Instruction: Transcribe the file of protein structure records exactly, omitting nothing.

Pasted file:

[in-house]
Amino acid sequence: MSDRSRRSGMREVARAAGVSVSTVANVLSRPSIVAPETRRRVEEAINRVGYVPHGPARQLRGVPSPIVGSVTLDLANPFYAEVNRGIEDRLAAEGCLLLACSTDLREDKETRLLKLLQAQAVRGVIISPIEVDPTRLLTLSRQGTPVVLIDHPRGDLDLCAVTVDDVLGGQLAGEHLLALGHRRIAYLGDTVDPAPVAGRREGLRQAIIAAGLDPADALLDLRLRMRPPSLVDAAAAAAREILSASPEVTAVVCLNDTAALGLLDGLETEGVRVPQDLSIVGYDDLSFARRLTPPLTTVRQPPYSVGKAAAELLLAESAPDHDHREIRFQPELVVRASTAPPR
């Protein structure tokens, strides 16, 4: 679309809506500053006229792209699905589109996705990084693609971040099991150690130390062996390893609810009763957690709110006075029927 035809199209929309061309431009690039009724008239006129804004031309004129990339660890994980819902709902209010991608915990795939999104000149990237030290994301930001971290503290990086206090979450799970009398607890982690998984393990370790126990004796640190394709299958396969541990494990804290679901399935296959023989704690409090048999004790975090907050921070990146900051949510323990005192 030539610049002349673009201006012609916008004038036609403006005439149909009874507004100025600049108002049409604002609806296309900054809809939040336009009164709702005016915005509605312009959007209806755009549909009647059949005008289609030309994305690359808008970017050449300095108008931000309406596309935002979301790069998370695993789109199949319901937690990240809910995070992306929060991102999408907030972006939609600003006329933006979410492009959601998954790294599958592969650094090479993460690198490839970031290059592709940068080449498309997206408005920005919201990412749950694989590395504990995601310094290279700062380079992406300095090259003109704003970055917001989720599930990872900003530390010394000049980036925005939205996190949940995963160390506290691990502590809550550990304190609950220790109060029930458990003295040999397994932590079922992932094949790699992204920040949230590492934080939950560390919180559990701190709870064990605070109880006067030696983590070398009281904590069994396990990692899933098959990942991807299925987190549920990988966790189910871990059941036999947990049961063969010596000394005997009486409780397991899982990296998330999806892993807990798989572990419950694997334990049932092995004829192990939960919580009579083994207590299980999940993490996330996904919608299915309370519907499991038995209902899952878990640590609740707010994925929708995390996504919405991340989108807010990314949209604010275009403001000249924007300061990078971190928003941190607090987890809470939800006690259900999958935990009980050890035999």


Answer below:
[in-house]
Amino acid sequence: MSDRSRRSGMREVARAAGVSVSTVANVLSRPSIVAPETRRRVEEAINRVGYVPHGPARQLRGVPSPIVGSVTLDLANPFYAEVNRGIEDRLAAEGCLLLACSTDLREDKETRLLKLLQAQAVRGVIISPIEVDPTRLLTLSRQGTPVVLIDHPRGDLDLCAVTVDDVLGGQLAGEHLLALGHRRIAYLGDTVDPAPVAGRREGLRQAIIAAGLDPADALLDLRLRMRPPSLVDAAAAAAREILSASPEVTAVVCLNDTAALGLLDGLETEGVRVPQDLSIVGYDDLSFARRLTPPLTTVRQPPYSVGKAAAELLLAESAPDHDHREIRFQPELVVRASTAPPR
């Protein structure tokens, strides 16, 4: 679309809506500053006229792209699905589109996705990084693609971040099991150690130390062996390893609810009763957690709110006075029927 035809199209929309061309431009690039009724008239006129804004031309004129990339660890994980819902709902209010991608915990795939999104000149990237030290994301930001971290503290990086206090979450799970009398607890982690998984393990370790126990004796640190394709299958396969541990494990804290679901399935296959023989704690409090048999004790975090907050921070990146900051949510323990005192 030539610049002349673009201006012609916008004038036609403006005439149909009874507004100025600049108002049409604002609806296309900054809809939040336009009164709702005016915005509605312009959007209806755009549909009647059949005008289609030309994305690359808008970017050449300095108008931000309406596309935002979301790069998370695993789109199949319901937690990240809910995070992306929060991102999408907030972006939609600003006329933006979410492009959601998954790294599958592969650094090479993460690198490839970031290059592709940068080449498309997206408005920005919201990412749950694989590395504990995601310094290279700062380079992406300095090259003109704003970055917001989720599930990872900003530390010394000049980036925005939205996190949940995963160390506290691990502590809550550990304190609950220790109060029930458990003295040999397994932590079922992932094949790699992204920040949230590492934080939950560390919180559990701190709870064990605070109880006067030696983590070398009281904590069994396990990692899933098959990942991807299925987190549920990988966790189910871990059941036999947990049961063969010596000394005997009486409780397991899982990296998330999806892993807990798989572990419950694997334990049932092995004829192990939960919580009579083994207590299980999940993490996330996904919608299915309370519907499991038995209902899952878990640590609740707010994925929708995390996504919405991340989108807010990314949209604010275009403001000249924007300061990078971190928003941190607090987890809470939800006690259900999958935990009980050890035999």